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Building permits, October 2016

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Released: 2016-12-08

Building permits — Canada

$7.6 billion

October 2016


(monthly change)

Building permits — N.L.

$44.1 million

October 2016


(monthly change)

Building permits — P.E.I.

$20.6 million

October 2016


(monthly change)

Building permits — N.S.

$105.6 million

October 2016


(monthly change)

Building permits — N.B.

$77.7 million

October 2016


(monthly change)

Building permits — Que.

$1,093.6 million

October 2016


(monthly change)

Building permits — Ont.

$3,080.4 million

October 2016


(monthly change)

Building permits — Man.

$199.7 million

October 2016


(monthly change)

Building permits — Sask.

$170.3 million

October 2016


(monthly change)

Building permits — Alta.

$1,769.4 million

October 2016


(monthly change)

Building permits — B.C.

$1,067.1 million

October 2016


(monthly change)

Building permits — Y.T.

$7.6 million

October 2016


(monthly change)

Building permits — N.W.T.

$5.0 million

October 2016


(monthly change)

Building permits — Nvt.

$1.4 million

October 2016


(monthly change)

Municipalities issued $7.6 billion worth of building permits in October, up 8.7% from September. Higher construction intentions for commercial structures and residential dwellings in Alberta were responsible for much of the gain, as builders filed permits in advance of the changes in the provincial Building Code.

Chart 1  Chart 1: Total value of permits
Total value of permits

The value of residential building permits rose 7.7% to $5.2 billion in October. This was the third consecutive monthly increase. Advances were posted in eight provinces, led by Alberta and followed by British Columbia and Ontario.

Construction intentions for non-residential buildings increased 10.7% to $2.5 billion in October, following a 21.4% drop in September. Gains were registered in eight provinces, led by Alberta. Quebec and Manitoba reported declines in the non-residential sector.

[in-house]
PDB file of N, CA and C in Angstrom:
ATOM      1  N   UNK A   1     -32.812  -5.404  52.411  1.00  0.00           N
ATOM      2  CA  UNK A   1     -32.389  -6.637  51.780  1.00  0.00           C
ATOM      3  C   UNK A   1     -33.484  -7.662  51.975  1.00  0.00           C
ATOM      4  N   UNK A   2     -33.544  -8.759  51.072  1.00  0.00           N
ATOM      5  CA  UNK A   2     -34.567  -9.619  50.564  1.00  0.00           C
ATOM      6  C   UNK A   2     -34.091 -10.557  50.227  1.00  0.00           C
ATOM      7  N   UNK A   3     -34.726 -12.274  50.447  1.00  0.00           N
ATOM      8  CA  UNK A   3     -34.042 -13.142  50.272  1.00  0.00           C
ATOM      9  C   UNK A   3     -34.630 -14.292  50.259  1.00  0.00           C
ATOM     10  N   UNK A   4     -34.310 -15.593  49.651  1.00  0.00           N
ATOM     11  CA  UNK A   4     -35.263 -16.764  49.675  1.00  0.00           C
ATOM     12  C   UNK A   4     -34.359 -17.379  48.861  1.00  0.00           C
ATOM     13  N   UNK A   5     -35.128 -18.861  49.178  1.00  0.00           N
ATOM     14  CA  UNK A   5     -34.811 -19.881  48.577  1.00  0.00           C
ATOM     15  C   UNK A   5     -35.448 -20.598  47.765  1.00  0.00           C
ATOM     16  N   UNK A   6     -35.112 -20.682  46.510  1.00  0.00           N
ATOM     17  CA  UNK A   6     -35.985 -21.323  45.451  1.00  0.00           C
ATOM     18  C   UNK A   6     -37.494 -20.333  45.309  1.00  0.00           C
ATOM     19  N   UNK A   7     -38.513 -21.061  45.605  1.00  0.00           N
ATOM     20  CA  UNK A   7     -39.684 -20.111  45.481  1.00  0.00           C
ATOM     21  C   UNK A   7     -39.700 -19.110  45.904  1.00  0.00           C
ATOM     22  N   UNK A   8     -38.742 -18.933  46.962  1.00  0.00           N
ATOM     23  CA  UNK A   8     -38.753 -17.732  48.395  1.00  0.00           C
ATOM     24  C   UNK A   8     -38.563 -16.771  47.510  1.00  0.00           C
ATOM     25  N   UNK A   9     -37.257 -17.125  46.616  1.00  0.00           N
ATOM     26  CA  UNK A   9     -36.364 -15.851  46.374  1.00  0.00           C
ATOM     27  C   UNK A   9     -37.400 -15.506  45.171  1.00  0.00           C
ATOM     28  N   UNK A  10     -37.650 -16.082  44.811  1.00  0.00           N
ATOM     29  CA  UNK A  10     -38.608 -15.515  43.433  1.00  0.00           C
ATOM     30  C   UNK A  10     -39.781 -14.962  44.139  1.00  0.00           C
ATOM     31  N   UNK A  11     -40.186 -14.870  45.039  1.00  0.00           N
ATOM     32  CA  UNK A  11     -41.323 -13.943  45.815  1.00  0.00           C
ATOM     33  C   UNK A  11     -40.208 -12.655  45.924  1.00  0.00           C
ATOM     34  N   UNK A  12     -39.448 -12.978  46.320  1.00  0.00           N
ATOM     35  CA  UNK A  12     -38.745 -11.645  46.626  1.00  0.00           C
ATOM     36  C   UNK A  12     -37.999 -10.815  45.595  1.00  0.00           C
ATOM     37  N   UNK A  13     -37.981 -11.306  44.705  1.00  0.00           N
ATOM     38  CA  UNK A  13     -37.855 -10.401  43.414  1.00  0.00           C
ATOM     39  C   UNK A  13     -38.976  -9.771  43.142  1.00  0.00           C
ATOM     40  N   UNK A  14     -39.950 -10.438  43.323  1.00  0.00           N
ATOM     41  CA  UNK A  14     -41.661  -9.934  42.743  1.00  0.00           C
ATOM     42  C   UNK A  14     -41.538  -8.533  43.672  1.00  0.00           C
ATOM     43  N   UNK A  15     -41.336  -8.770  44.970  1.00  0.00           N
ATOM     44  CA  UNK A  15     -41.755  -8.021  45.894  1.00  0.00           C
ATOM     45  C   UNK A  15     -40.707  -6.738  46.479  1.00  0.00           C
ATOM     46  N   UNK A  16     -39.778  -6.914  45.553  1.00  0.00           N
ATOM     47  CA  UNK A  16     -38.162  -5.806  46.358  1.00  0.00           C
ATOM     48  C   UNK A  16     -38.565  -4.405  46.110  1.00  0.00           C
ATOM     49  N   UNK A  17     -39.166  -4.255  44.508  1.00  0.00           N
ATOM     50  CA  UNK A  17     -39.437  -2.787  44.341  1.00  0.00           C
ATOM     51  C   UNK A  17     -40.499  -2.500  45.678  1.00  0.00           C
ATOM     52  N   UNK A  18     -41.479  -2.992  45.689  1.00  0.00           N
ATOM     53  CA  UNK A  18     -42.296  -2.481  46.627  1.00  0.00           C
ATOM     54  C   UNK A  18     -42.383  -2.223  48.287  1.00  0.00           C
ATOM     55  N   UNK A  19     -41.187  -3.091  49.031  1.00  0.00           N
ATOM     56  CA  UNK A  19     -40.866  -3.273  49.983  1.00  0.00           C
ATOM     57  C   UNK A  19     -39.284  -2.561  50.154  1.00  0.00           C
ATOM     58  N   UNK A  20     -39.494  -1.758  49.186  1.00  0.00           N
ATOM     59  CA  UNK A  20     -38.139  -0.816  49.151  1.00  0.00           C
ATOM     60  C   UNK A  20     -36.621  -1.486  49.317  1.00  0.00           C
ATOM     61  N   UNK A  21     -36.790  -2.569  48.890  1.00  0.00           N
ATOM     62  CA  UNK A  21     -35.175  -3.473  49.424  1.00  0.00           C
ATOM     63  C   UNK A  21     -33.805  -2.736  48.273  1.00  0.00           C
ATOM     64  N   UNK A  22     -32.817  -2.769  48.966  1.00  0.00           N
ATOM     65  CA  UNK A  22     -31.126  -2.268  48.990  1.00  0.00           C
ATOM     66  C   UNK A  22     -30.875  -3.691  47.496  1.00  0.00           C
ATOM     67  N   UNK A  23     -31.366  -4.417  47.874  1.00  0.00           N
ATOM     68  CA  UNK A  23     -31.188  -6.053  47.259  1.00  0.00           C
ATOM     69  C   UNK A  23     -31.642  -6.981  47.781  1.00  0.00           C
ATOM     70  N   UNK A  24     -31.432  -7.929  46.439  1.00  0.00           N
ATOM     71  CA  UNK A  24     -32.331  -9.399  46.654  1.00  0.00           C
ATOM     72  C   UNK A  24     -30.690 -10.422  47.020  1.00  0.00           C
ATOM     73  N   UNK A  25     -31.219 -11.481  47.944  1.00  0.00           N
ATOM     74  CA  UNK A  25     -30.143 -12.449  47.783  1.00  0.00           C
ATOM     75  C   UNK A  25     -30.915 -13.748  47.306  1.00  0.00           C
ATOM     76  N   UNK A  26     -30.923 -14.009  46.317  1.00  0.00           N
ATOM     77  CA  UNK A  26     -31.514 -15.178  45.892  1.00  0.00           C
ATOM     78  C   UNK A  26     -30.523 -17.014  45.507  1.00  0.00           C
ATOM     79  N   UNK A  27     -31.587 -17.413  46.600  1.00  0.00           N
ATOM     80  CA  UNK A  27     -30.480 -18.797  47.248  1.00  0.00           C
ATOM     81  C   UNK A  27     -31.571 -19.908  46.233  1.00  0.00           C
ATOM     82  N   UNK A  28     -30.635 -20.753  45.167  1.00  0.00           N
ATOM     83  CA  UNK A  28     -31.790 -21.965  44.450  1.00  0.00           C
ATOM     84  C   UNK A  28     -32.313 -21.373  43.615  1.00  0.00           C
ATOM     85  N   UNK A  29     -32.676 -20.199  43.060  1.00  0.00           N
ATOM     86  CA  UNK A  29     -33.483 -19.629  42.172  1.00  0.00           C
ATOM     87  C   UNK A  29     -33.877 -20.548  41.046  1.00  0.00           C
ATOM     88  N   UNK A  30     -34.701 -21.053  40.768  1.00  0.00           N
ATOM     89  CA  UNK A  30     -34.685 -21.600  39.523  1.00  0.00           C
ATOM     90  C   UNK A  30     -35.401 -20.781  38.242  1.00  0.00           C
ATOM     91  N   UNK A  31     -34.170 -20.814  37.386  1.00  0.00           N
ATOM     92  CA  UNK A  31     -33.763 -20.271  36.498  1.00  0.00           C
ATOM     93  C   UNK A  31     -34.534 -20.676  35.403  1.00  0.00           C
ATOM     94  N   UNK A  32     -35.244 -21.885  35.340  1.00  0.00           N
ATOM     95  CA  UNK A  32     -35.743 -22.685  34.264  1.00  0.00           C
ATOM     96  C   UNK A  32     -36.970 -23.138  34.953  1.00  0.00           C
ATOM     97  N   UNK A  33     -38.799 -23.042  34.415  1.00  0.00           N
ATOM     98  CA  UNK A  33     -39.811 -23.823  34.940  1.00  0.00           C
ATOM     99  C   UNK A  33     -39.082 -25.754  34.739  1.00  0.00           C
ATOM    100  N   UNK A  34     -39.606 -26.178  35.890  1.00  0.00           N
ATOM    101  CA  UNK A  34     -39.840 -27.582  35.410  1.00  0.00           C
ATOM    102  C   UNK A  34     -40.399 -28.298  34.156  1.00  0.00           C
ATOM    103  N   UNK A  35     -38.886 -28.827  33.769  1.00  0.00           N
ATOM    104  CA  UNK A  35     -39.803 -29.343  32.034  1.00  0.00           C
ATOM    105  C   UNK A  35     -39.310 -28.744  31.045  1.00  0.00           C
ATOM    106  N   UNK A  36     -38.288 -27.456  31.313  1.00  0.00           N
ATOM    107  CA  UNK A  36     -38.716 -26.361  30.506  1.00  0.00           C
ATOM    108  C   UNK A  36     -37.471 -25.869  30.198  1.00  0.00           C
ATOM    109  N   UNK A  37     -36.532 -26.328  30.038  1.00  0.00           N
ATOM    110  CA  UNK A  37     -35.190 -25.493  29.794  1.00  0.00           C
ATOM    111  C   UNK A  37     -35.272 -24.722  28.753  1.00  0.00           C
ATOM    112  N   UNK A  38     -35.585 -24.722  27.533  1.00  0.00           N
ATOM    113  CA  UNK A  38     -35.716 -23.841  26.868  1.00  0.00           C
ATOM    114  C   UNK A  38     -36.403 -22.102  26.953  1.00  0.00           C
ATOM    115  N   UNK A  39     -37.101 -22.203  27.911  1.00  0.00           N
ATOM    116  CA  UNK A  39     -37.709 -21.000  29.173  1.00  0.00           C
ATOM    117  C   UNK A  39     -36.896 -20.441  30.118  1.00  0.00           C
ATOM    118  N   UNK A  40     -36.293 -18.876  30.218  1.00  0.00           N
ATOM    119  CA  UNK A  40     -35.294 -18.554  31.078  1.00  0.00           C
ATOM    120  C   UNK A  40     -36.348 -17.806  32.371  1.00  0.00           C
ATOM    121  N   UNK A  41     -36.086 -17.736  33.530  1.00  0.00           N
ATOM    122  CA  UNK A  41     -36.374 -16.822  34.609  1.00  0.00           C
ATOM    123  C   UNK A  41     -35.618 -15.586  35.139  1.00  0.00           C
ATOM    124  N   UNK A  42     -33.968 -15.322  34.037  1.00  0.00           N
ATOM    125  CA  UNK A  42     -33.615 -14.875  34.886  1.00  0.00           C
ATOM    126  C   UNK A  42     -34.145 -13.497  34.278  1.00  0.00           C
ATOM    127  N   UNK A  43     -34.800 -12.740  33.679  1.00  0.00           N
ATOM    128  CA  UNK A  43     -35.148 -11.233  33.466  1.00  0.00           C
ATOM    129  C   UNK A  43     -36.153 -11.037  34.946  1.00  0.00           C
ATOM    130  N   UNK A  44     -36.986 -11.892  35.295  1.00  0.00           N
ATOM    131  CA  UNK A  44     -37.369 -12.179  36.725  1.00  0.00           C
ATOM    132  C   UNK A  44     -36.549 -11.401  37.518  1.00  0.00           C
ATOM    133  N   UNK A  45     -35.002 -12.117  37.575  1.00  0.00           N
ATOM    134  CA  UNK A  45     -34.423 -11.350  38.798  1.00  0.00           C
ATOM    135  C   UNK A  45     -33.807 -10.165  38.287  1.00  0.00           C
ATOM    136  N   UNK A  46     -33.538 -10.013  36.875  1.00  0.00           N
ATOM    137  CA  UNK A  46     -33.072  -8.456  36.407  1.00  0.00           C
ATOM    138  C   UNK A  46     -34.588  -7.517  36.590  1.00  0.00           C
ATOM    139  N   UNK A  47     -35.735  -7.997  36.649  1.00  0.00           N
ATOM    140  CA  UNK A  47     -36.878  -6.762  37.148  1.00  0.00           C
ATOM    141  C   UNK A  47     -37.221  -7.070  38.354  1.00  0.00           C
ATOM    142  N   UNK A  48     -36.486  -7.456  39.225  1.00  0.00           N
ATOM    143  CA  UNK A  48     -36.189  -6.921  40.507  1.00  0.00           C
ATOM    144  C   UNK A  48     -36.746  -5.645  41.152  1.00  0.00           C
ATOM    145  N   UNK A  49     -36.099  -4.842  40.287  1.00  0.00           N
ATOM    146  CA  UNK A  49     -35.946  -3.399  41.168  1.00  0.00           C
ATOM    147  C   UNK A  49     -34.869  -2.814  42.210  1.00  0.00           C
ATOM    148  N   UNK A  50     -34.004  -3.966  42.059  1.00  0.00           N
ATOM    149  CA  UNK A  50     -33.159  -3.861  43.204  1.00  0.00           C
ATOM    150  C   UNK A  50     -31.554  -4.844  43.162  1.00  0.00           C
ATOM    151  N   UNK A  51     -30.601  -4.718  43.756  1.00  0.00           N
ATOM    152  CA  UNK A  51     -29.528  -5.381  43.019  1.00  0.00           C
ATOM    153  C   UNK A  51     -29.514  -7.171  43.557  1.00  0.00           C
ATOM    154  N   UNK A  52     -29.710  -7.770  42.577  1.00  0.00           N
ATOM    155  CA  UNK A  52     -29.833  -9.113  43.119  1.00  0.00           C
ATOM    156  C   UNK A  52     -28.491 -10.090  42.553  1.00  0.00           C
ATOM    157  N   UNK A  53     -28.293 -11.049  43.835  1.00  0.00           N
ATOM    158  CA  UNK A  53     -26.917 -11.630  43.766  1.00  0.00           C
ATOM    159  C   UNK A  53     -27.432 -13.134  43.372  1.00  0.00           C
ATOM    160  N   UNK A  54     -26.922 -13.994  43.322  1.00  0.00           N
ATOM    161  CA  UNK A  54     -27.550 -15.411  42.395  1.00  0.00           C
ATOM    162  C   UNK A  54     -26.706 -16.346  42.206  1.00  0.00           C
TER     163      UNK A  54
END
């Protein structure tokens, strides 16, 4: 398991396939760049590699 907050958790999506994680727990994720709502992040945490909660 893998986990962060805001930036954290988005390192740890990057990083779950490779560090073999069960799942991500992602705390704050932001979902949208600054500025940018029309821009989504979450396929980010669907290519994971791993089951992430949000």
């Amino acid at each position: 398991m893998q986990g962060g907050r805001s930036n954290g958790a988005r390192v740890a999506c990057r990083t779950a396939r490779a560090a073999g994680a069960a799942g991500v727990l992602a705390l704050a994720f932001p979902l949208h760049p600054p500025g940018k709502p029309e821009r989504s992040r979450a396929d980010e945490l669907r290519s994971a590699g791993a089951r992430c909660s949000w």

Residential sector: Single-family dwellings post the largest gain

The value of permits for single-family dwellings rose 7.7% to $2.8 billion in October, a third consecutive monthly increase. The advance mainly stemmed from higher construction intentions in Alberta and Ontario.

In the multi-family dwelling component, $2.3 billion worth of permits were issued in October, up 7.7% from September. This was the highest value for this component since October 2015. Seven provinces reported gains, led by Alberta and British Columbia.

Municipalities approved the construction of 19,116 new dwellings in October, up 7.9% from the previous month. The increase was led by single-family dwellings, up 11.8% to 6,819 new units. Multi-family dwellings advanced 5.9% to 12,297 new units.

Chart 2  Chart 2: Residential and non-residential sectors
Residential and non-residential sectors

Non-residential: Gain attributable to higher commercial building intentions

The value of permits in the commercial component rose 29.3% to $1.6 billion in October. Higher construction intentions for hotels, office buildings and retail complexes were mostly responsible for the increase. Seven provinces recorded gains, led by Alberta and distantly followed by Ontario.

In the industrial component, the value of permits fell 3.5% to $348 million in October. This was the second consecutive monthly decline. The drop was largely the result of lower construction intentions for primary industry buildings. Six provinces posted decreases, led by British Columbia and Ontario.

The value of institutional building permits fell 17.5% to $527 million in October. Lower construction intentions for nursing homes and educational institutions accounted for the majority of the decrease. Declines were posted in five provinces, most notably Ontario, Alberta and Quebec. Nova Scotia recorded the largest gain in this component.

Provinces: Alberta posts the largest advance

Higher construction intentions were posted in every province except Quebec in October. Alberta led the increase, followed by British Columbia and Ontario.